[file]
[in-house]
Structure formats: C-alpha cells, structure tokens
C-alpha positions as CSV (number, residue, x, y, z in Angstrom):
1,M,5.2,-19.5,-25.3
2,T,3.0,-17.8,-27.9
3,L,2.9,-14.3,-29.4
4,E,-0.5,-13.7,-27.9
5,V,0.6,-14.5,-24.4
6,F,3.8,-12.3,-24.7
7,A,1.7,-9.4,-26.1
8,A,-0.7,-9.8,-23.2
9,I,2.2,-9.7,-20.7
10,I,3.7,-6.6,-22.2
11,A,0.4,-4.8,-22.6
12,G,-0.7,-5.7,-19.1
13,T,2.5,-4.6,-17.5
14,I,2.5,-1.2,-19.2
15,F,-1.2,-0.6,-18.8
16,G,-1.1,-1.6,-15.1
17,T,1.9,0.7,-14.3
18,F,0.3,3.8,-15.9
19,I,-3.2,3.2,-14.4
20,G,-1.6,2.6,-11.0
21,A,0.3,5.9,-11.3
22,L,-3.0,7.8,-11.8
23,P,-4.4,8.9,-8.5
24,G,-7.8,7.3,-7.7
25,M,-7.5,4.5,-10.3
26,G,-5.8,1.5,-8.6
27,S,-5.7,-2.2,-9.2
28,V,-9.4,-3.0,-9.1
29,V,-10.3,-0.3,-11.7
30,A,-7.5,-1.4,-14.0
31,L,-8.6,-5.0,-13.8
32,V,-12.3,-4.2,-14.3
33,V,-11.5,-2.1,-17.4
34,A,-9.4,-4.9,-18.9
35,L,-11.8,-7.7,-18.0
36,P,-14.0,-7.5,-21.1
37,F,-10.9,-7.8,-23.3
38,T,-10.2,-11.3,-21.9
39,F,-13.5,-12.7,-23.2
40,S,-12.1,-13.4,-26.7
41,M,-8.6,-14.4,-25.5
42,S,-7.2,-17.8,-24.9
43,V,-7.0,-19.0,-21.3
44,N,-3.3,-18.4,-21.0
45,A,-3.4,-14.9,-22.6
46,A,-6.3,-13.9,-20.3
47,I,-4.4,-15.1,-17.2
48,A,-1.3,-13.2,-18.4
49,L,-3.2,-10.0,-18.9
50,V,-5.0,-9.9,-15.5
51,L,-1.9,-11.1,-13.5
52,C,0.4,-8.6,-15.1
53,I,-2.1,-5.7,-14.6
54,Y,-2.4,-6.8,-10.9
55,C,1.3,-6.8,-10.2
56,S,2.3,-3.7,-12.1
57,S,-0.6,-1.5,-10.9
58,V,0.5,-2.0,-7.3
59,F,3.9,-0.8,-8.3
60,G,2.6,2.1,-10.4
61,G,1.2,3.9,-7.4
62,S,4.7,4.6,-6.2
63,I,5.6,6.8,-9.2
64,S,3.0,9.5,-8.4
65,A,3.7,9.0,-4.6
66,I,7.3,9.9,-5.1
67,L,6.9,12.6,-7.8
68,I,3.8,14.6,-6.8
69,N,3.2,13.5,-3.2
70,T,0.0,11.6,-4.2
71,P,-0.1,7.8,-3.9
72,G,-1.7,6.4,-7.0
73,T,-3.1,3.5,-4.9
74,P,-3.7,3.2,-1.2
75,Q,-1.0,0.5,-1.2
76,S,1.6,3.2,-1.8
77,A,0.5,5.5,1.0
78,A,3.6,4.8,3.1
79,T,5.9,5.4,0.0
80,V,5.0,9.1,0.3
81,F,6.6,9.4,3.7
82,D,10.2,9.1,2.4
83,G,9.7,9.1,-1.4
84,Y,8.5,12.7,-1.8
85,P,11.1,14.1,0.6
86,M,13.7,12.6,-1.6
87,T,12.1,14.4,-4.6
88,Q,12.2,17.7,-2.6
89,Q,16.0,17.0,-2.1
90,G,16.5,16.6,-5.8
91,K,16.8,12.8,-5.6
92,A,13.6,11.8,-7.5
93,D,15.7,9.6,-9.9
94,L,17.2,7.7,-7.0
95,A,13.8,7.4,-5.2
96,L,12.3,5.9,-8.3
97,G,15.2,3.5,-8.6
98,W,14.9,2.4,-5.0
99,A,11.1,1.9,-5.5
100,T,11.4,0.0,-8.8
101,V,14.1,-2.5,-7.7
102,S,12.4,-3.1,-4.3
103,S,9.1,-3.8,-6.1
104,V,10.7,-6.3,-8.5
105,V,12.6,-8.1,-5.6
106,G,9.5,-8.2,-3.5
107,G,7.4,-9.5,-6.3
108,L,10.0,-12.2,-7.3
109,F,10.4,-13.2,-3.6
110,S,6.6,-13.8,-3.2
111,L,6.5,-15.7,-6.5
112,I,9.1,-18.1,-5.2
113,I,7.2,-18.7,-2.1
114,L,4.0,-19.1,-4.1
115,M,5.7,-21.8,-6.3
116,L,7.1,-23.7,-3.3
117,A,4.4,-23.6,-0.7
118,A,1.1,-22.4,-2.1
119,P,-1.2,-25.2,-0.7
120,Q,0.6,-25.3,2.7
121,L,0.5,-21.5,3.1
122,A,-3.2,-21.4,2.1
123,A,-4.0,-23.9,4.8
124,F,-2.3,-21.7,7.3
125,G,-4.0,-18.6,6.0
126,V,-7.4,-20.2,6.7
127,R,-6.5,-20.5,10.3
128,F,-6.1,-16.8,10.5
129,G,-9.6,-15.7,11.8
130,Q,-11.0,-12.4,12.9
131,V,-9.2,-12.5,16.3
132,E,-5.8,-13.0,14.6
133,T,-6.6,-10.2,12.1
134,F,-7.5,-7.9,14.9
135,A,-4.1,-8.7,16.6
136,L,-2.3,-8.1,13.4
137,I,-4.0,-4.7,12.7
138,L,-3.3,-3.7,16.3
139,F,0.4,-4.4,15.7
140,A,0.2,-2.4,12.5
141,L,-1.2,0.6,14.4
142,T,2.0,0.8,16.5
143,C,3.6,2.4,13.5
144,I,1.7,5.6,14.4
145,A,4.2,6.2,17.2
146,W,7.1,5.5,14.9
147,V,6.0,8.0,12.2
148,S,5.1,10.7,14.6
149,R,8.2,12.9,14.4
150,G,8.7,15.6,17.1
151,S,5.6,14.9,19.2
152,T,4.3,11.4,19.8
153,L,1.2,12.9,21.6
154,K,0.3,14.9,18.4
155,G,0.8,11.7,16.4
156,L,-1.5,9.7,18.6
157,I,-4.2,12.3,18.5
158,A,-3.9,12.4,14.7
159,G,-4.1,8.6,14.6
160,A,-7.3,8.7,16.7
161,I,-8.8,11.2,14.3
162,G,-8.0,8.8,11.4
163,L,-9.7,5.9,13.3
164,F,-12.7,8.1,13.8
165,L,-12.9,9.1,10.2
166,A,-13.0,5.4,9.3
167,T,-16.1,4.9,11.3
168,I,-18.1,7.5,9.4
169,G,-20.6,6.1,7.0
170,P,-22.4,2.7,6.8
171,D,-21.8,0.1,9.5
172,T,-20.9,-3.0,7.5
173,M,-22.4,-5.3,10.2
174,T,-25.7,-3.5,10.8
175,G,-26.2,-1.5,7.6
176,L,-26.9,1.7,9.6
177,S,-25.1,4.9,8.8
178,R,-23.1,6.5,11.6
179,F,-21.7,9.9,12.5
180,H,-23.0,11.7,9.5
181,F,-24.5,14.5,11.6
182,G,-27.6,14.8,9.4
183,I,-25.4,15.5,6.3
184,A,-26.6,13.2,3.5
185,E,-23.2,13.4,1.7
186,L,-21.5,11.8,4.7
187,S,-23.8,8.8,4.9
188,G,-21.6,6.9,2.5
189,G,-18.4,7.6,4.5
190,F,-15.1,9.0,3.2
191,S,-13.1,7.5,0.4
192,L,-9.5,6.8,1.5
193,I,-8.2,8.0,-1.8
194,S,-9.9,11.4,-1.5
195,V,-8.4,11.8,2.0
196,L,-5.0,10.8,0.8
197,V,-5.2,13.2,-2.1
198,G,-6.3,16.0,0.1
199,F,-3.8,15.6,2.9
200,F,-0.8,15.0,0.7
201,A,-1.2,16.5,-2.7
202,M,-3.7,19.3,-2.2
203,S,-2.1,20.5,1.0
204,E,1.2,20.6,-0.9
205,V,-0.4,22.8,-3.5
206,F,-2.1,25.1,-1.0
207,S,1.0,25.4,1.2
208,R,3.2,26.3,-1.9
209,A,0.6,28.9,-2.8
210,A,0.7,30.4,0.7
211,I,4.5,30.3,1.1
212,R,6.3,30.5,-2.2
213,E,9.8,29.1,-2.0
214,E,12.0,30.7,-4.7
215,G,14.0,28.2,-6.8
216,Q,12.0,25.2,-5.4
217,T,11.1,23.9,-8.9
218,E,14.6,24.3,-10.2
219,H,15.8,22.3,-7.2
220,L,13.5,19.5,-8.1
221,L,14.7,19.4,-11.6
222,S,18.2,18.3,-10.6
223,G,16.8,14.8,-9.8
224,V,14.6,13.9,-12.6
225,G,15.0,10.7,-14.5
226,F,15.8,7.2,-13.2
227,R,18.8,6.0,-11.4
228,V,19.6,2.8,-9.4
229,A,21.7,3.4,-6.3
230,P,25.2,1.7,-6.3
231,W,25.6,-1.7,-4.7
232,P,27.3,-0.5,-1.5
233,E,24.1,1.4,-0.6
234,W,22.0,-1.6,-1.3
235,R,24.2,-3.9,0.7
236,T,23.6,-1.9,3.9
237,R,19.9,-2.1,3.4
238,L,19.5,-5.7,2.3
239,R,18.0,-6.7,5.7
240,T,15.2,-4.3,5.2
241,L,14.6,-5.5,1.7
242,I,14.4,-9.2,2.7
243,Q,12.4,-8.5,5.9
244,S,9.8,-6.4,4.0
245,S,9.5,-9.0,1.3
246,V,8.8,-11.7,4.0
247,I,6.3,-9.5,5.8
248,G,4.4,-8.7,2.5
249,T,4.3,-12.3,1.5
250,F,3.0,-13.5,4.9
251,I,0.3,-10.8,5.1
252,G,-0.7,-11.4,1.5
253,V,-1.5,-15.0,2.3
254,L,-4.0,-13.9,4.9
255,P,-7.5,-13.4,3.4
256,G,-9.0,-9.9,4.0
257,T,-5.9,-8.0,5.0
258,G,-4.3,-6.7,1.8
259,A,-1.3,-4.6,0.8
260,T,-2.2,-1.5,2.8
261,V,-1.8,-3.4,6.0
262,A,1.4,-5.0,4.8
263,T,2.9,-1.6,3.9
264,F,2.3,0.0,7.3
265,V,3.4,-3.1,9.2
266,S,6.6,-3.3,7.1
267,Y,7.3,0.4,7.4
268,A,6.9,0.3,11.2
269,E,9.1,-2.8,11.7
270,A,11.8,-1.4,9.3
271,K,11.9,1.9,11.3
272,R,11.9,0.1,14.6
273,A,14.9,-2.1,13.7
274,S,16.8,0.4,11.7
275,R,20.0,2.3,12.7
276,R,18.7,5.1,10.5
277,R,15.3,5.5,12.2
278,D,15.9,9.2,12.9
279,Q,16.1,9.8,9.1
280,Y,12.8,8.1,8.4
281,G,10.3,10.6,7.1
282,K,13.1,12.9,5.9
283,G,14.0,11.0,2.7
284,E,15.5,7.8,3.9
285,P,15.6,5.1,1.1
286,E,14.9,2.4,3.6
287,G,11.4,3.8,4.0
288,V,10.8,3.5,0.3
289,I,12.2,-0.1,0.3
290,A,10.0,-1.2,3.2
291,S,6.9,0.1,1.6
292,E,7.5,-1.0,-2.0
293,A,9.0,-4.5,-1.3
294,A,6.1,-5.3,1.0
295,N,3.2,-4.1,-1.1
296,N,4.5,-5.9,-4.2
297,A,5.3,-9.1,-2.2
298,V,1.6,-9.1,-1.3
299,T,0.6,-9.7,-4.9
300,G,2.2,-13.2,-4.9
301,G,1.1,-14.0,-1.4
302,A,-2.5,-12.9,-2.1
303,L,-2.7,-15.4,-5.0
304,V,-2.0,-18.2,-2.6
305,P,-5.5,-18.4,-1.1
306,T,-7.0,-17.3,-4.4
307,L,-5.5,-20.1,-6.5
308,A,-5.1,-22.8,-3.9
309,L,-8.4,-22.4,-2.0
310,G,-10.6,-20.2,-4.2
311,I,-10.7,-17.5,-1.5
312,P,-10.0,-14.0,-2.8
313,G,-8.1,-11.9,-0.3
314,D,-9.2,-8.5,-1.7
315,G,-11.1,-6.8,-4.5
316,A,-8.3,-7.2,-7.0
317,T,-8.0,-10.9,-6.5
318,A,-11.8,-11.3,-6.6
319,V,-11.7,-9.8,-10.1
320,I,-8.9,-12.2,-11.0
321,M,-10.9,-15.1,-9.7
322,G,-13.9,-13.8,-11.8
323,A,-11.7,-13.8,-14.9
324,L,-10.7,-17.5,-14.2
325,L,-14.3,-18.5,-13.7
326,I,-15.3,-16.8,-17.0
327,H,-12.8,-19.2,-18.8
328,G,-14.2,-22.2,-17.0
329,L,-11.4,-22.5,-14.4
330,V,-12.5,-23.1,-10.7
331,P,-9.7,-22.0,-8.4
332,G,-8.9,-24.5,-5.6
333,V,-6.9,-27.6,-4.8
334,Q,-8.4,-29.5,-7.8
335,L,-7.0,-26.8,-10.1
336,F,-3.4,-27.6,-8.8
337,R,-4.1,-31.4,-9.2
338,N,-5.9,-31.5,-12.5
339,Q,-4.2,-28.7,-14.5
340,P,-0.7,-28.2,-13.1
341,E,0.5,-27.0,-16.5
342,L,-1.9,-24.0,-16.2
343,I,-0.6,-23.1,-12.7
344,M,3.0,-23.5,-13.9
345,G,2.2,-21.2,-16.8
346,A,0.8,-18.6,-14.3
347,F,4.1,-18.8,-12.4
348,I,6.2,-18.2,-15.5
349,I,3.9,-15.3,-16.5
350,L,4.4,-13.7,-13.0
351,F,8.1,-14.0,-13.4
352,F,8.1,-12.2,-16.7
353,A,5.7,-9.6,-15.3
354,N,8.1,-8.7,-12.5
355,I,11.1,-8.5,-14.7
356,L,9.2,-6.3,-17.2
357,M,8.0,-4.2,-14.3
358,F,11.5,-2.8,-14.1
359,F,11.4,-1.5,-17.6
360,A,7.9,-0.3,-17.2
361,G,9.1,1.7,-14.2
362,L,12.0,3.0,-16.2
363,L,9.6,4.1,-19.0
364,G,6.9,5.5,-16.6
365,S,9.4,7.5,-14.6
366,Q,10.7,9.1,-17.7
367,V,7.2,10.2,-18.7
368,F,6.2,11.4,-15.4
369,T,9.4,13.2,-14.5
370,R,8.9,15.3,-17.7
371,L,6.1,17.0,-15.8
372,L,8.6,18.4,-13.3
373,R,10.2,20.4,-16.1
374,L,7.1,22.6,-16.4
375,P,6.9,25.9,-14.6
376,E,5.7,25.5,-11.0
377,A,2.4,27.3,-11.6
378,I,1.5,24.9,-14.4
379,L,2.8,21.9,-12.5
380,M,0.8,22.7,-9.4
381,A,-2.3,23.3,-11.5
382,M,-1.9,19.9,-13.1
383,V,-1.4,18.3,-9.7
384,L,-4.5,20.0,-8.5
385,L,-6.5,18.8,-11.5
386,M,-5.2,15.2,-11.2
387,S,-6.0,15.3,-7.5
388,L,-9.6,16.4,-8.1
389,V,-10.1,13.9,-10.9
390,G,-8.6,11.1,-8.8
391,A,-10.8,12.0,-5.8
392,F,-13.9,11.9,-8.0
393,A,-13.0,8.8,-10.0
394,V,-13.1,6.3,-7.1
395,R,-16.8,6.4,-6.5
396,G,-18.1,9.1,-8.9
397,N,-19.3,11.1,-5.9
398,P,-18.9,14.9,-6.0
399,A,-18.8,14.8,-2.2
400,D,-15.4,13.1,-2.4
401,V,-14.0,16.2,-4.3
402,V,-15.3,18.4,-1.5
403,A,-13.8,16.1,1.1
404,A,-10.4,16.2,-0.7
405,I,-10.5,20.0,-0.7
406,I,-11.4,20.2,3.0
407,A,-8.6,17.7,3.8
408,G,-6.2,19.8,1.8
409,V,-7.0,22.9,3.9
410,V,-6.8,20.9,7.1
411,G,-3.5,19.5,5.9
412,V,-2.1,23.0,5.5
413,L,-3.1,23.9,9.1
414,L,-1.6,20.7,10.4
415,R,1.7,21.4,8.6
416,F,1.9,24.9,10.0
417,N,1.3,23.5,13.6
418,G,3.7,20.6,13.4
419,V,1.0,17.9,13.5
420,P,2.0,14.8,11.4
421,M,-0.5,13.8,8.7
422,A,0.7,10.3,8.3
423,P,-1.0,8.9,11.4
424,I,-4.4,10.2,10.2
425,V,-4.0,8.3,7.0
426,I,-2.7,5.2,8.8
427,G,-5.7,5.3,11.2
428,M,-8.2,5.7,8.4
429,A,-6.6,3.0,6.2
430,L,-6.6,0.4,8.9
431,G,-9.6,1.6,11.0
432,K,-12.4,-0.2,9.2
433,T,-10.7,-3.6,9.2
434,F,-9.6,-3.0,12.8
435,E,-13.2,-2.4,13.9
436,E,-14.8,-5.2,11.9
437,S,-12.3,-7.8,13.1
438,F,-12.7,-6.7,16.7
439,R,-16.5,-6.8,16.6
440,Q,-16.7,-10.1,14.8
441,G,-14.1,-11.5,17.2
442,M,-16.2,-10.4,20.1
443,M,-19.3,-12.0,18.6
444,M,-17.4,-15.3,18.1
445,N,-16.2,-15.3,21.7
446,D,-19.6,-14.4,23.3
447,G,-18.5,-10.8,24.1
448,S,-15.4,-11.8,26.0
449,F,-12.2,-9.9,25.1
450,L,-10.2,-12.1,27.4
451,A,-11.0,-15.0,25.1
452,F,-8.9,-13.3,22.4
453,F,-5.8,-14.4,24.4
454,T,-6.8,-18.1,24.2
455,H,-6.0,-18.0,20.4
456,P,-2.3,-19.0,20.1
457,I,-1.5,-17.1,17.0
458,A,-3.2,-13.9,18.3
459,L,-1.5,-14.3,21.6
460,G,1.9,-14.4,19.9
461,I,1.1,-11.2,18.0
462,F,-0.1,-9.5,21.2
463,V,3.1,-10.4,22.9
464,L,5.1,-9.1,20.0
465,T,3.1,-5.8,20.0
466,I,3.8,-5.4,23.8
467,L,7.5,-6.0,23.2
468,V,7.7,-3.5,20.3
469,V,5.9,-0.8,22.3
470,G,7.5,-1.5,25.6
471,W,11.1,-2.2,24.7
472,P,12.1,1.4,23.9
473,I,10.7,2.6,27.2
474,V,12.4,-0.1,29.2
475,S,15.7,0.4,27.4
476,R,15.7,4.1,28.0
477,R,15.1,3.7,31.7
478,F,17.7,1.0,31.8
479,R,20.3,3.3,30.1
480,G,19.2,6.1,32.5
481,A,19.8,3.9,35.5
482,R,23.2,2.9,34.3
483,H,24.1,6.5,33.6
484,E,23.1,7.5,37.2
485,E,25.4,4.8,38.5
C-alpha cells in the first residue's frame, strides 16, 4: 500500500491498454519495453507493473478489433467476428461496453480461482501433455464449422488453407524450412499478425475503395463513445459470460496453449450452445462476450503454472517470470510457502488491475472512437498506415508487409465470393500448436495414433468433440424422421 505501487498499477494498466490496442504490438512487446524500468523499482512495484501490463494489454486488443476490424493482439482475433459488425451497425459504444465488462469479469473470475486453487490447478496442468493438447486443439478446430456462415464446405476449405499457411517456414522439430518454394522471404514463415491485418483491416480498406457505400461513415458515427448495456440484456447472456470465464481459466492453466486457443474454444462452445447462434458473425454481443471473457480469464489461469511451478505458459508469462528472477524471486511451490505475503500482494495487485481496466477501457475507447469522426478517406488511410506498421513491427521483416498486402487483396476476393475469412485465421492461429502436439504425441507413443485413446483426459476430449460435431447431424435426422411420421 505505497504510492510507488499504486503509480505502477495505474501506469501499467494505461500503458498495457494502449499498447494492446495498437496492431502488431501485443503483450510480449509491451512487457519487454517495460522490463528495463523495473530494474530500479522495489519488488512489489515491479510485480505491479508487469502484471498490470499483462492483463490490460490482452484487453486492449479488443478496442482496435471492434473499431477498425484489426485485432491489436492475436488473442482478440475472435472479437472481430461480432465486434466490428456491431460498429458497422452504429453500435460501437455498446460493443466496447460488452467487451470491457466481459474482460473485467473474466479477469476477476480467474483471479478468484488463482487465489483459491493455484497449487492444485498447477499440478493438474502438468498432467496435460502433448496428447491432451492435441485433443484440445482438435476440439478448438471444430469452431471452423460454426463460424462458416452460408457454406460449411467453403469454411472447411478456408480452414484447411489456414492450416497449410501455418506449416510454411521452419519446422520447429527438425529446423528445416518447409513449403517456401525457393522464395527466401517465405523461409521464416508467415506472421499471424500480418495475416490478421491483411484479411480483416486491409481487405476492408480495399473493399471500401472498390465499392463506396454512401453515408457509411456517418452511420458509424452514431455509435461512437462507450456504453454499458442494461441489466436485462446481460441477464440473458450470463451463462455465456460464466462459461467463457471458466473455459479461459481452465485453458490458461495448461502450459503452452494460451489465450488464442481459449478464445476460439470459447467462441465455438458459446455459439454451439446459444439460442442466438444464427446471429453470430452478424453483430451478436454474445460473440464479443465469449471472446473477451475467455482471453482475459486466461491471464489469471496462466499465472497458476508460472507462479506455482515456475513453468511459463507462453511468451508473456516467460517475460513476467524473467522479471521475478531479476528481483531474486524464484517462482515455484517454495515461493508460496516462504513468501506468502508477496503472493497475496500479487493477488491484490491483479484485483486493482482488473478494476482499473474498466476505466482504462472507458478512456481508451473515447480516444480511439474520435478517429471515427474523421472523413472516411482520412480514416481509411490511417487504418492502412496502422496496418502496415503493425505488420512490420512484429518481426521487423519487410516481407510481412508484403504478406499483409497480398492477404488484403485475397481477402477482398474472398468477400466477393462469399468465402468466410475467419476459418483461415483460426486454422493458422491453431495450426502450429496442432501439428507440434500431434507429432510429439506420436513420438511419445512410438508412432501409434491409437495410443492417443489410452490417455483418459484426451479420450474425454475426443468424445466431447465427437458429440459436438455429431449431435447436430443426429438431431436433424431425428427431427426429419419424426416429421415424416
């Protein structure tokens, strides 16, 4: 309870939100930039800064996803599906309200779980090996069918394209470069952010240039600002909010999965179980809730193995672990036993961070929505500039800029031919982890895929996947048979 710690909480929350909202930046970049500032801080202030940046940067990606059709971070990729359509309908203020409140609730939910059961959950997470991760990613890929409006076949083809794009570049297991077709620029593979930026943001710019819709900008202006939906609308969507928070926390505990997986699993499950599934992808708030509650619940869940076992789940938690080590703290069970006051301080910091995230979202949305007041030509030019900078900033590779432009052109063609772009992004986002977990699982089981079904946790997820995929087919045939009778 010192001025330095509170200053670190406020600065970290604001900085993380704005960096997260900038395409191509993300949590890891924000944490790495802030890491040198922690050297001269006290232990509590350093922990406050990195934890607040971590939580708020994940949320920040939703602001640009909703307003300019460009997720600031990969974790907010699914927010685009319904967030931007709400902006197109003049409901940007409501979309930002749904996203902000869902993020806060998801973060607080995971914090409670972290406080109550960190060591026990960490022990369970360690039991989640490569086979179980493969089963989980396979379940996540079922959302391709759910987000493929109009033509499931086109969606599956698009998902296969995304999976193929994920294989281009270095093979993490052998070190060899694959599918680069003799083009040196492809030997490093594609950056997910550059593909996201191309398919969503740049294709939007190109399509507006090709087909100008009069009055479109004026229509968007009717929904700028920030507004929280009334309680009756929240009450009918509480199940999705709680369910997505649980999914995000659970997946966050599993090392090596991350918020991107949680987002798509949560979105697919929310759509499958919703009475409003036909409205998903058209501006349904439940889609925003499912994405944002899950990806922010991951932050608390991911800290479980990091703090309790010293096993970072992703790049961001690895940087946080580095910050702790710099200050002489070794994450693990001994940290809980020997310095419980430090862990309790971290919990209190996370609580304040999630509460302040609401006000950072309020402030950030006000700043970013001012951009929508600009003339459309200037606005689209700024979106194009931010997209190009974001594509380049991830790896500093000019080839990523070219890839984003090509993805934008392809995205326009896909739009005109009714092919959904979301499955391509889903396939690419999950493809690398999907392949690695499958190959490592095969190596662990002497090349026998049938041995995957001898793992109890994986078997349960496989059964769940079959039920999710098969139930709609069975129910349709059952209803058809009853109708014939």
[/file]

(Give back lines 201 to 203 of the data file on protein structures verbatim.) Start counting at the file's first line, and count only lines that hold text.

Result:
198,G,-6.3,16.0,0.1
199,F,-3.8,15.6,2.9
200,F,-0.8,15.0,0.7